This recording highlights the robust sound of muscular instrumentation, stellar song structure, and composition, evoking a rollicking acoustic symphony. Every track is constructed with contrasting movements: mock speed, measured nuance, and scaffolding volume. I’ve always had an affinity for string instruments. Bob Pycior plays the fiddle like a lead guitar creating riffs that jolt and intone. The characteristic sappy sound of the fiddle can’t be found here, and good riddance. Greg Jamie’s vocals evoke a subtle swell, rise to a nasal pitch, and segue into guttural channeling that inspires his voice of distinction. Gabe Darling’s awesome vocal accompaniment, ukulele, and banjo playing are staples of the music. The foundational force of o'death's masculine sound is fueled by Jessie Newman’s beefy bass accents and David Rogers Berry’s psycho-punk drum auxiliary of chains, cymbals, and gas tanks. He rears them in with unbridled force. 
It is difficult not to highlight all the songs on this release because the penned words and striking music is alive with death. The intensity of “Fire on Peshitgo” about a historical lake fire where many died, sets the context for the remaining songs dedicated to an individual, Eliza. Her short life ended abruptly but is celebrated and mourned. / and robbing life of dignity / to every desperate end / alone / breathless air / lake on fire / land too /. The lamenting slow tribute “Angeline” is breathtaking in its beauty and honesty / the leaves have turned / your ways have burned / your naked flesh against the sun /. The concluding full-bodied chorus / Angeline / Angeline / all your friends on their hands and knees / tired of your tragedies / is like a joyous funeral music procession. The first track “Lowtide” starts with the ukulele plucking and continues to build in volume with the fiddle strong-arm enunciation. As the drums crash and burn, the vocals rise in pitch, and pathos ends on a pluck. / I plant the face in water / I held her broken feet / I taught the wave that caught her / now she is yours to keep / hang the hardship baby / we go to sleep and then we die/ is the choral interlude of “Grey Sun” and cries out like a folk epic with words that kill, literally. Greg Jamie’s Neil Young-like vocal and Darling’s harmonies are highlighted in “Home,” which slowly begins with the chorus of / home / home / the air I breath / and is broken up by a fiddle interlude scaffolds to a full orchestration emphasizing the urgent chorus. Greg Jamie’s vocal flurry is in nasal overdrive on “Legs to Sin” and catapults into a screaming metal-head. “Mountain Shifts” polka beat lends to the muscular masculine all-band chant that increases with a breathless pace in this experimental song arrangement. / Her hair lays violent / dead in the stream / I hope that she’s peaceful / wherever her body may be /. Bridging the fast to slow sounds of contrast that are brutal “Vacant Moan” combines slow fiddle interludes and chains-hitting cymbals. / I plant my feet / I left the ground / I sought the wind too / I fought this out /. Then adds the most intense fast rant chorus gone haywire. All my / all my / all my own / could have grasped a vacant moan / then the lush of violence / crushed the pride of naked wind / dance the dance of broken veins / by the hand of all attained / left before you all the same / broken from the start /. “Crawl Through Snow” has a rock opera structure, then it softly enters into a divine passage / and on that foggy night / the trees fired up / and grew endless / I held the beast at bay / grew tired / from the light fading /.... ending with an impressive finale of the full orchestration. With Broken Hymns, Limbs & Skin, o'death has moved the music culture forward, displaying their capacity to experiment with what is and evolve into what isn’t. In contrast to death, o'death's music is alive. It breathes and celebrates the importance of living and feeling everything fully.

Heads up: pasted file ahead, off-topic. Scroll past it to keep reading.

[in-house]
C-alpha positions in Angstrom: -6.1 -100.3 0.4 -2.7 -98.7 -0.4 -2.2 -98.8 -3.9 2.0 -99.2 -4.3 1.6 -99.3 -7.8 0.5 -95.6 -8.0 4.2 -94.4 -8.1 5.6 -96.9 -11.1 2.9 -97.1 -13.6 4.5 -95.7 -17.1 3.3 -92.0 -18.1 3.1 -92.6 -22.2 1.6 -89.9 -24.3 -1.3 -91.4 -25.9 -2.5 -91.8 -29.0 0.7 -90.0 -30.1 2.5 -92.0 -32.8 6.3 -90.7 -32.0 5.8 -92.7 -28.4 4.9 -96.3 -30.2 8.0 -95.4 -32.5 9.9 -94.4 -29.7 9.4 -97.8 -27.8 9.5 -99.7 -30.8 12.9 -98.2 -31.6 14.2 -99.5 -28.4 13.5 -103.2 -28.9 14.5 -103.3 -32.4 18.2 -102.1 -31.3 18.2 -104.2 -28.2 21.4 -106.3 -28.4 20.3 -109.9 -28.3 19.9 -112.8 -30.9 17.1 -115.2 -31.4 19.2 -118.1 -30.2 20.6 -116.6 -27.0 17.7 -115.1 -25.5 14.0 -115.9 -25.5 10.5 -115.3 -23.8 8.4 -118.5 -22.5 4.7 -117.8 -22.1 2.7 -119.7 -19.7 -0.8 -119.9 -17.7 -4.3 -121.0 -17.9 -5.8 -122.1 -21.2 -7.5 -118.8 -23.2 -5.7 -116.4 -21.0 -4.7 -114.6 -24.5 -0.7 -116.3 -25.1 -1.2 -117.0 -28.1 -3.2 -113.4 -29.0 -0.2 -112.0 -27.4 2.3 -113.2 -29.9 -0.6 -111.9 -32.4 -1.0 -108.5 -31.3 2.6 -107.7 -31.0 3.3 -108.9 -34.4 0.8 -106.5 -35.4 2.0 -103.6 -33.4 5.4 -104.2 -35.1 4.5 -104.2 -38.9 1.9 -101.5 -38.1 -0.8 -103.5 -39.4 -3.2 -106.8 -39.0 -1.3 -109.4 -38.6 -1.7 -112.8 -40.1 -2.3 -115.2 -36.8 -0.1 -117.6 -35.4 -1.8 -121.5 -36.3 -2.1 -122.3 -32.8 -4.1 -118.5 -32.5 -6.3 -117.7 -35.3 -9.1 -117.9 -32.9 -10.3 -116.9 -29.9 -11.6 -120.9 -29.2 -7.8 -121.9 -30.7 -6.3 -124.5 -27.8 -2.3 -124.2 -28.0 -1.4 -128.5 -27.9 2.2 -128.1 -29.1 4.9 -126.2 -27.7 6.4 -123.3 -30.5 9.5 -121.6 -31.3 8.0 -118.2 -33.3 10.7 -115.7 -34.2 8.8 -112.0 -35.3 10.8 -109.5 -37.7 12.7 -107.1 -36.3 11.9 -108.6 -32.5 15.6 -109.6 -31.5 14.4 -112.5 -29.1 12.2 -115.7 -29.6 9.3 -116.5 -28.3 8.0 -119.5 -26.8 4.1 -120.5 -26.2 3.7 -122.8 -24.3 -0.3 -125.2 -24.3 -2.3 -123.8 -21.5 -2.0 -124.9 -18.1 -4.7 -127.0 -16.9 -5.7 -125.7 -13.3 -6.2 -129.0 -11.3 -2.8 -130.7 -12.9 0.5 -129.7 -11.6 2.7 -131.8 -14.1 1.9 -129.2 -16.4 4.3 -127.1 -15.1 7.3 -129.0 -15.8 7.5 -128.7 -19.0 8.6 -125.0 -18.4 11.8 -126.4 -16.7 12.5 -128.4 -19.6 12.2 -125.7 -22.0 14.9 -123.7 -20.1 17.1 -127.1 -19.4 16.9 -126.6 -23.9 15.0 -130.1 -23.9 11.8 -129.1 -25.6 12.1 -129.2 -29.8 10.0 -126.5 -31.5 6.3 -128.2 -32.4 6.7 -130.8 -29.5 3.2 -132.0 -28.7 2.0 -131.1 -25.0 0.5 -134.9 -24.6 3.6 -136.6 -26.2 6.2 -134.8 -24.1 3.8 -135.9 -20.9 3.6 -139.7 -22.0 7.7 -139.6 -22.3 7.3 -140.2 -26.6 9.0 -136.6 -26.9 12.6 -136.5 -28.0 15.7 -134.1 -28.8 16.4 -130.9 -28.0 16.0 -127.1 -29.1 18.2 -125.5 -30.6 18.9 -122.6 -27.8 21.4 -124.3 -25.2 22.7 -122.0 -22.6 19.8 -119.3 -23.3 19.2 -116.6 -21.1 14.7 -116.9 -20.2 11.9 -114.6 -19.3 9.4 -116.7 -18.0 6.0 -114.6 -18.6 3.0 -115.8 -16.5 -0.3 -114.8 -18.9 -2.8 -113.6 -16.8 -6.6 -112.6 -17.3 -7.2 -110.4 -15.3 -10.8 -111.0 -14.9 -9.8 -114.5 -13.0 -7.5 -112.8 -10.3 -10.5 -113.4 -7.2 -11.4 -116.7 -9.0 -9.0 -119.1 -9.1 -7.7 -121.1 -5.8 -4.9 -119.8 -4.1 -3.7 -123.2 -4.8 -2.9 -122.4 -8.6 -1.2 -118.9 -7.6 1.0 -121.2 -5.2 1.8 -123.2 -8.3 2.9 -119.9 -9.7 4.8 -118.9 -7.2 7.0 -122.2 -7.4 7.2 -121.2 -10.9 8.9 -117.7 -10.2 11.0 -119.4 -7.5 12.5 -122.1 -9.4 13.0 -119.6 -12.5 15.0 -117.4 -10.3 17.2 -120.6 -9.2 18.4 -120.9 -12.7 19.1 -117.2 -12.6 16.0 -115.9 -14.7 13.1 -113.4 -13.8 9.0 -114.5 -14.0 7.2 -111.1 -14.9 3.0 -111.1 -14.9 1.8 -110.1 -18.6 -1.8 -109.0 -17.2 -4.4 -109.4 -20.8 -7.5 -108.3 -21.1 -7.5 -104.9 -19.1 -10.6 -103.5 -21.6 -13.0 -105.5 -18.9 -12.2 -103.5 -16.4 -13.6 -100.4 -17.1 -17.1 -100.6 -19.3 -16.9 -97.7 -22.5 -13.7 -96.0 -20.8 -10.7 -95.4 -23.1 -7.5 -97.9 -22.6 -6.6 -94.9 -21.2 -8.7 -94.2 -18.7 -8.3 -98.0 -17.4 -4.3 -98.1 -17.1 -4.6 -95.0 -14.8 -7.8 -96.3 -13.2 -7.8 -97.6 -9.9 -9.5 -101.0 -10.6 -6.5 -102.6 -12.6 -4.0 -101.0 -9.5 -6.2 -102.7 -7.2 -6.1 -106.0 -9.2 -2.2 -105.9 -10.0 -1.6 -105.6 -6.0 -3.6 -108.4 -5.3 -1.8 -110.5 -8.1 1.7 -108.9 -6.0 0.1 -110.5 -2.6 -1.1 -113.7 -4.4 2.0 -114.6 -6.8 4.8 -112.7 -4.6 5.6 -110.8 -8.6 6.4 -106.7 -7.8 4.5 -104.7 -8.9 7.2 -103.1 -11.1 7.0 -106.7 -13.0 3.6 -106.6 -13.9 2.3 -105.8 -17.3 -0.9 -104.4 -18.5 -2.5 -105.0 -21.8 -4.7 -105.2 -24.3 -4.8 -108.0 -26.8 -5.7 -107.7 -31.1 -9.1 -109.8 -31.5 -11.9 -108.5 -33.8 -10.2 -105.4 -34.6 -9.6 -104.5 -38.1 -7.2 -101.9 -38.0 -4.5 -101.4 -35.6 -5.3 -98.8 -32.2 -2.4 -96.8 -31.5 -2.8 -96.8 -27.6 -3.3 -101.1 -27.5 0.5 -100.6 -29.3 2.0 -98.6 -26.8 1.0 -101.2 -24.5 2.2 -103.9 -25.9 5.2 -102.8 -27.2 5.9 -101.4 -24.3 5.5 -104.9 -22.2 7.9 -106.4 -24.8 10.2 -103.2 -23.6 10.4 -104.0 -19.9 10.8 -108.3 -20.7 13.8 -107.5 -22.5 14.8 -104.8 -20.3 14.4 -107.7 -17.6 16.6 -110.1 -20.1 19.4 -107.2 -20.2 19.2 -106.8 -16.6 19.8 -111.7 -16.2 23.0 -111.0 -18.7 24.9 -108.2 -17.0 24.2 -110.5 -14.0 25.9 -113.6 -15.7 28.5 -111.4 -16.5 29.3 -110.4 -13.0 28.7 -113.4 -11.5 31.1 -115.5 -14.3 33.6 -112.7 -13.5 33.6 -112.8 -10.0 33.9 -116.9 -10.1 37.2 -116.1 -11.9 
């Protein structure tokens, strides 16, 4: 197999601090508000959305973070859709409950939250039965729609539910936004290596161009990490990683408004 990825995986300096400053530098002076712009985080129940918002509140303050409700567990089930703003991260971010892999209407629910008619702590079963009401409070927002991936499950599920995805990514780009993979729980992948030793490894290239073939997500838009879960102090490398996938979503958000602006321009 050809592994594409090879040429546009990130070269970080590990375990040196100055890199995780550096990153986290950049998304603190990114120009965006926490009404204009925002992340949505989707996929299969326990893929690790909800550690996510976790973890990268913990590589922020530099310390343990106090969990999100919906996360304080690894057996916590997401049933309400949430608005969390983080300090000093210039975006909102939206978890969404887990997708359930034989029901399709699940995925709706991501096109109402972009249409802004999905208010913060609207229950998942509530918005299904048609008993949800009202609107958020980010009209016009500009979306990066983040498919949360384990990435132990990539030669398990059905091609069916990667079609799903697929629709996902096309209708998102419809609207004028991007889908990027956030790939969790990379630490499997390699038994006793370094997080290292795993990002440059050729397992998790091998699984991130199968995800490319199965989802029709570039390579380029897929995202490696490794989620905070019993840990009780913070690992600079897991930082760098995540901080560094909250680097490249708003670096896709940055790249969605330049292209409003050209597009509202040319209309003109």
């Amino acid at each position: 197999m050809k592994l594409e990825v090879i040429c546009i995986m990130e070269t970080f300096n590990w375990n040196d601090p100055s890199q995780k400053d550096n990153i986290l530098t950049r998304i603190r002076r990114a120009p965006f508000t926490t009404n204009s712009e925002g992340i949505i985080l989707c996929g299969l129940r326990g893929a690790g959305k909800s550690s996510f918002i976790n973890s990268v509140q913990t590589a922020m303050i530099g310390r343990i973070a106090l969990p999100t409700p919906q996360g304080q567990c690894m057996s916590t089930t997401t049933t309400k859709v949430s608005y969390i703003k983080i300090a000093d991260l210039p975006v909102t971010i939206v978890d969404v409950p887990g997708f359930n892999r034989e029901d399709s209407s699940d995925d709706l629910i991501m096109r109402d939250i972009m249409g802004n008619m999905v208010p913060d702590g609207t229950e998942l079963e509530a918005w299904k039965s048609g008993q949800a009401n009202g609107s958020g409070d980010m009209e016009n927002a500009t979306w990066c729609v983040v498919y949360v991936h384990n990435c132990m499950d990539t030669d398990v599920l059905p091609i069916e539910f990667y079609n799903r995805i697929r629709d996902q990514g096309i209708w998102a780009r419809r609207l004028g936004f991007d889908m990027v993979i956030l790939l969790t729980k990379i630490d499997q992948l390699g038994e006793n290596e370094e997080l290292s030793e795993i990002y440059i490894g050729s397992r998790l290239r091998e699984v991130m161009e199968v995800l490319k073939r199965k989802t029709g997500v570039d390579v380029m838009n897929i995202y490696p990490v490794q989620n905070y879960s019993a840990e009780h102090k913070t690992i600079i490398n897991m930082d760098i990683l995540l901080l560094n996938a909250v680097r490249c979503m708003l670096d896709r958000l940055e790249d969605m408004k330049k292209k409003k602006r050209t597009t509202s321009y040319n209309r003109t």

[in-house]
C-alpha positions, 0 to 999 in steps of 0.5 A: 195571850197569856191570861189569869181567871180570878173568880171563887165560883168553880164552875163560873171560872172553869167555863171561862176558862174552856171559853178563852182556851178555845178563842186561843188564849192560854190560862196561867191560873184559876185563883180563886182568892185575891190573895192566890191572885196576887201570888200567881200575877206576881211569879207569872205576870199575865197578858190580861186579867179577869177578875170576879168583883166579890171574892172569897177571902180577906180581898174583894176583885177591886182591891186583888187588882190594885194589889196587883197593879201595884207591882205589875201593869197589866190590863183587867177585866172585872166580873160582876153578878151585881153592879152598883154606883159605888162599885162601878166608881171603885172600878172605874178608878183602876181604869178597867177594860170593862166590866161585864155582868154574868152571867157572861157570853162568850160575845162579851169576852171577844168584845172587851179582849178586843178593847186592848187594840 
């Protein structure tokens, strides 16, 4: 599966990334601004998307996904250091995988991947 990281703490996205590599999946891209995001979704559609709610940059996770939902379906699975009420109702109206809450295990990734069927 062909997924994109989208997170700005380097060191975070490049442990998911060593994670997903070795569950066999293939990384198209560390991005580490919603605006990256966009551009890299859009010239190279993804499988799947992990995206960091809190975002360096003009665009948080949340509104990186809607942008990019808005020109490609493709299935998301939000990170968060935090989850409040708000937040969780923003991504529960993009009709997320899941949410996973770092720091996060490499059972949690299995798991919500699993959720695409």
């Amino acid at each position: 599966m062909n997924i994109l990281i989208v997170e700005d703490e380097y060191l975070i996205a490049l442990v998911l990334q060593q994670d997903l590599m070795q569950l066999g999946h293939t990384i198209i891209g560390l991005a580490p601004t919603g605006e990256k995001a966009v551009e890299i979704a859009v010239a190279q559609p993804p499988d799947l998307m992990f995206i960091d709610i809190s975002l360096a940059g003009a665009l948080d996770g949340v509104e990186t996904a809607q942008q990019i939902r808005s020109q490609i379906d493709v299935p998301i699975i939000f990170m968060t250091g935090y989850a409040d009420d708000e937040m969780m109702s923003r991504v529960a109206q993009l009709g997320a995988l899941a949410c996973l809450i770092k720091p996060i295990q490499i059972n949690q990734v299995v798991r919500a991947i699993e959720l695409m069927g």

Side Note: Jimmy Joe Roche's Packaging design is top-notch. Collage and handwritten lyrics are placed on pages in the likeness of an authentic artist's journal with pasted artifacts, scribbling, and photographs. Starting off organized and evolving into a living document. o'death website and blog!! Myspace


o'death MHOW CD Realease Show

Nothing can compare to the exhilaration and exhaustion during an o’death show. Seriously, I had blisters on my feet from jumping up and down and at one point was thankful that the guard was trained in CPR. The sound was loud and eruptive. o'death played most of their new release Broken Hymns, Limbs and Skin, along with some old favorites like “Only Daughter” From Head Home. The familiar drew an insane bump in the pleasure factor, but the new material weighed in heavily, less rhythmic but more muscular. o’death’s original mix of roots / punk / metal transmits energy with a velocity that can rival any strong-armed metal band, but they do it acoustically. Fans of o’death are there for the music exclusively. They are listening and responding with kinetic movements to every bold crash of a cymbal or electric slashing of the fiddle.